A Canadian Perspective
It’s a complicated task, says her academic advisor, Stephen Gilman, an assistant professor in the Department of Society, Human Development, and Health. Before entering the SD program in the fall of 2005, Slopen had little previous quantitative analysis experience, but, Gilman says, “She’s been amazing. She’s a quick study and has mastered a wide range of techniques.”
The pair’s work goes a step beyond what’s been done before. Many previous studies have looked at individual risk factors for depression, or at children only, or at adults only. Gilman and Slopen’s complex analysis, which they will submit for publication this spring, aims at building a comprehensive picture of which childhood experiences exacerbate depression in grownups. Their research so far yields a rather uncomplicated result: depression can’t easily be broken down into standard categories like “major” and “minor,” which currently are distinguished by an arbitrary-seeming number of risk factors. It turns out, Gilman explains, that “the clinical syndrome of ‘depression’ is not an entity in itself, but exists within a continuum.”
Working with prospective data like that from the depression study is one reason Slopen chose the Society, Human Development, and Health concentration. “I like working with a life-course perspective,” she says. “In public health, often we only have data from one point in time, so trying to make causal statements is hard.” She plans to continue researching depression, perhaps focusing her dissertation on why women experience it at about twice the rate of men. Her facility with complex analysis should come in handy given her plans to study social, environmental, genetic, and other influences.
Slopen, 27, first became interested in mental health when, as an undergraduate in Toronto, she worked as a summer camp counselor at an outdoor program for kids with emotional and behavioral problems. Treatment, she realized, wasn’t nearly enough; she wanted to help them on a deeper level. “I still think a lot about those kids,” she says.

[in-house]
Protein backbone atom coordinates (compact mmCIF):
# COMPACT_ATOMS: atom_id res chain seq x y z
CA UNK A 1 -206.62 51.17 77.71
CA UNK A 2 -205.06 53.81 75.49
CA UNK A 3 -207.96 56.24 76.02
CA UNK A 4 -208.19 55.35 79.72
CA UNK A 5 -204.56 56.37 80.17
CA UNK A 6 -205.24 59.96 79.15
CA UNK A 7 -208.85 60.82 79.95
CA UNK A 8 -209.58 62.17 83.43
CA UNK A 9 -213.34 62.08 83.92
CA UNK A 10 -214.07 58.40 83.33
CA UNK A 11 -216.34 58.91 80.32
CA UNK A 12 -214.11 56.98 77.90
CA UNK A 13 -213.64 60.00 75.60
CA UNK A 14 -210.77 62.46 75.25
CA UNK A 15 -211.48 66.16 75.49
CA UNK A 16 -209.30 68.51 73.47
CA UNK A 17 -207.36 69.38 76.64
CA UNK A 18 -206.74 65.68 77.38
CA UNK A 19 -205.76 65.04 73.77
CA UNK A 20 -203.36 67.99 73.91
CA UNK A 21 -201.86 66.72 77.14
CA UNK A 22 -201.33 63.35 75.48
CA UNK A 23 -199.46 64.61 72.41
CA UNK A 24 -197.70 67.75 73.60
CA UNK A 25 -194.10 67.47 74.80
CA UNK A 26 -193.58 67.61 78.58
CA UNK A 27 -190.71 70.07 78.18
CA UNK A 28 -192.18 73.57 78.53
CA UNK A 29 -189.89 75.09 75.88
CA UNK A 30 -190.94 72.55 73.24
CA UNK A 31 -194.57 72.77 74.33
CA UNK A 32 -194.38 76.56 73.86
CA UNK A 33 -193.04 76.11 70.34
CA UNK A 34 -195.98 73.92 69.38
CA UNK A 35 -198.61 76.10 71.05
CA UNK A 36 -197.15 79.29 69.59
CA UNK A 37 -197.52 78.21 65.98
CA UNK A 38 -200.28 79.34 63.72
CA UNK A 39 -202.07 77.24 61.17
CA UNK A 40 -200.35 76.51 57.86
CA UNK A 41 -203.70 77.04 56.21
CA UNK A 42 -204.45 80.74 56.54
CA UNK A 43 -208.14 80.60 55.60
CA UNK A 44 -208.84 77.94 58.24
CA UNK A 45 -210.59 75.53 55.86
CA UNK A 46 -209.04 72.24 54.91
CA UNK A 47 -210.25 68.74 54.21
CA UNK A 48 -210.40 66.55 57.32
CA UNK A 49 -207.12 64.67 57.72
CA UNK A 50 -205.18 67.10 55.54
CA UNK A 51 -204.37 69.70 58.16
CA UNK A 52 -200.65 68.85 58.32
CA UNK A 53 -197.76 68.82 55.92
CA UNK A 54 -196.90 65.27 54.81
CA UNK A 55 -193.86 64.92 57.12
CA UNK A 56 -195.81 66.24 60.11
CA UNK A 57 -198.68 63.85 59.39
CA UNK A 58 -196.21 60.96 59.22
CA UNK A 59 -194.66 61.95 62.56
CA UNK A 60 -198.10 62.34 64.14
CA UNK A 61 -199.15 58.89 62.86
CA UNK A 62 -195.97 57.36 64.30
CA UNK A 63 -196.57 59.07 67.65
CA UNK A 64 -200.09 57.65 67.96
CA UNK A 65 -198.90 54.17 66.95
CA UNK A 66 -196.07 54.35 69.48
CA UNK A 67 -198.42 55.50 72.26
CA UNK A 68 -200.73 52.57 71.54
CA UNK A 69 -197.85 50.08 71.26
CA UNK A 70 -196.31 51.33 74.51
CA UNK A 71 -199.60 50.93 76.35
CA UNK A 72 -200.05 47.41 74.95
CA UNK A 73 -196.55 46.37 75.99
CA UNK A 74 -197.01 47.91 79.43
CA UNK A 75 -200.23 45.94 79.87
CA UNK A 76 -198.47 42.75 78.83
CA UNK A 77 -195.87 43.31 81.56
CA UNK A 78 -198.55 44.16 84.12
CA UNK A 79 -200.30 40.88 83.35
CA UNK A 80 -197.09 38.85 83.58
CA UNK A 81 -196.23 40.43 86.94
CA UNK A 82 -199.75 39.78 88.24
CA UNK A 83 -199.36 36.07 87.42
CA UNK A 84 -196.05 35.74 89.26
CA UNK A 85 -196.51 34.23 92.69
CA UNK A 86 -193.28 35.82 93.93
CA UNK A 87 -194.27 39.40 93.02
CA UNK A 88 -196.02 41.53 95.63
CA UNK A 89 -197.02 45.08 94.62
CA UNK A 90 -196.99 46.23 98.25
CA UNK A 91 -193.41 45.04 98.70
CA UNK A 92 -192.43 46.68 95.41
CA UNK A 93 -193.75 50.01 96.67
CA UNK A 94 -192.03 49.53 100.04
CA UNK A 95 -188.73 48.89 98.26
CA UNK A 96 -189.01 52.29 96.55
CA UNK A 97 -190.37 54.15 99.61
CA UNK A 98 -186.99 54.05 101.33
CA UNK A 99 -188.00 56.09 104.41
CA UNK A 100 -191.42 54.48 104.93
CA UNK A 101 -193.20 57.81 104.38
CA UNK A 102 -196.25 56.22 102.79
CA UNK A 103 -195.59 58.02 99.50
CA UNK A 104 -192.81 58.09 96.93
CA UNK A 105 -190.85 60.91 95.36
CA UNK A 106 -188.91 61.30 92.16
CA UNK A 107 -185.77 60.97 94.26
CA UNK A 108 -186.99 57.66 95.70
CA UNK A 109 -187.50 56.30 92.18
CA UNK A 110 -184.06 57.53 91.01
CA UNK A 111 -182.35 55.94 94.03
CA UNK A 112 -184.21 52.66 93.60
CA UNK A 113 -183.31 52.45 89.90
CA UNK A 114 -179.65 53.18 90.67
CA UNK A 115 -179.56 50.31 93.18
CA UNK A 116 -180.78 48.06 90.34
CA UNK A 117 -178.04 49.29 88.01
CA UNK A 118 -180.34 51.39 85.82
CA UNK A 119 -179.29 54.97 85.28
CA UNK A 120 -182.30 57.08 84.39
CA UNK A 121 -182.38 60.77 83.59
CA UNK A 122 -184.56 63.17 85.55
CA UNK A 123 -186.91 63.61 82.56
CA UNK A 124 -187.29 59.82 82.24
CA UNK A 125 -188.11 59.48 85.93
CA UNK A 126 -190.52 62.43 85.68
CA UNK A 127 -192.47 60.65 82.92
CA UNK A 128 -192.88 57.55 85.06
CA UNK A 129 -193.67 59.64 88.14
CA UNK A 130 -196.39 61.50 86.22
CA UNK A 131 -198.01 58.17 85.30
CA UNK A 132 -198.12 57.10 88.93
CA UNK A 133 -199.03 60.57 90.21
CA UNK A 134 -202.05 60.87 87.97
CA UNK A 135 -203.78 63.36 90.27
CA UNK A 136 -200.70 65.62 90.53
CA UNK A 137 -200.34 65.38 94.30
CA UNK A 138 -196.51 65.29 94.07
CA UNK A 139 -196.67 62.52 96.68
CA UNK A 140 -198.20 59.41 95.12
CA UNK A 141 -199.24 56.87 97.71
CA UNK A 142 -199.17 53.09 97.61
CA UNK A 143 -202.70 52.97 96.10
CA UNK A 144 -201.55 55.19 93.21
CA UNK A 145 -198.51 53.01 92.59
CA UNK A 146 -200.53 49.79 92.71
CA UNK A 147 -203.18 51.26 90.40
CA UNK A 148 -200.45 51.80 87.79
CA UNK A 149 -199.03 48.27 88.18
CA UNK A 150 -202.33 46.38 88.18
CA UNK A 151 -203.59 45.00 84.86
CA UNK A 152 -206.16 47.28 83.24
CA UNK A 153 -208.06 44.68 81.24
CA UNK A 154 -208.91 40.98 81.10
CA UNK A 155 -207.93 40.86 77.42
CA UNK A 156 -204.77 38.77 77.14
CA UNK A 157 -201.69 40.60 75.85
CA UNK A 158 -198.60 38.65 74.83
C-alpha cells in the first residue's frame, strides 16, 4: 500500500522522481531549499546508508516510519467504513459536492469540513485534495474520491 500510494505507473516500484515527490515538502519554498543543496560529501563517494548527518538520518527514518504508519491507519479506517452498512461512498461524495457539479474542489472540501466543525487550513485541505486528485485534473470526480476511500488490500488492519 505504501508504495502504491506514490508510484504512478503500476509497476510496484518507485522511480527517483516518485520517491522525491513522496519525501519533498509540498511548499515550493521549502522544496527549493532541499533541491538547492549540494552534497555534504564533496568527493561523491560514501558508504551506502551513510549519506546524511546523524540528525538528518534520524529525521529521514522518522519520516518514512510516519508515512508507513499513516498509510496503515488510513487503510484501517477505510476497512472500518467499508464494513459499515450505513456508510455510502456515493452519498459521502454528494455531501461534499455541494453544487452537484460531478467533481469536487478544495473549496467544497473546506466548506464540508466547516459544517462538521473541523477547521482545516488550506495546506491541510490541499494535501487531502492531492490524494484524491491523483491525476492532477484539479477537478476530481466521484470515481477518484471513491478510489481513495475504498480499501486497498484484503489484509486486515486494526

For her master’s thesis in social sciences at the University of Chicago, she worked on a team that examined ways in which newspapers report on mental illness in adults versus children. In a content analysis of U.S. newspapers over the course of a year, the researchers looked for stigmatizing language and evaluated how responsible journalists were in their coverage—whether, for example, they included information about how people might get help. Articles on children’s mental health were generally better reported than those on adults, says Slopen, who will publish their findings this year.
Ideally, Slopen, a native of Canada who grew up in Windsor, Ontario, a stone’s throw from Detroit, wants to return north and work in academic research. “I appreciate so many aspects of Canadian health care policy and public education,” she says.
Katharine Dunn has reported on advances in science, medicine, and global health for publications that include the Boston Globe, Technology Review, and Harvard Magazine.
is maintained by Development Communications in the Office of Resource
To contact us with suggestions, comments, and questions, please e-mail: email@example.com
Copyright 2007, President and Fellows of Harvard College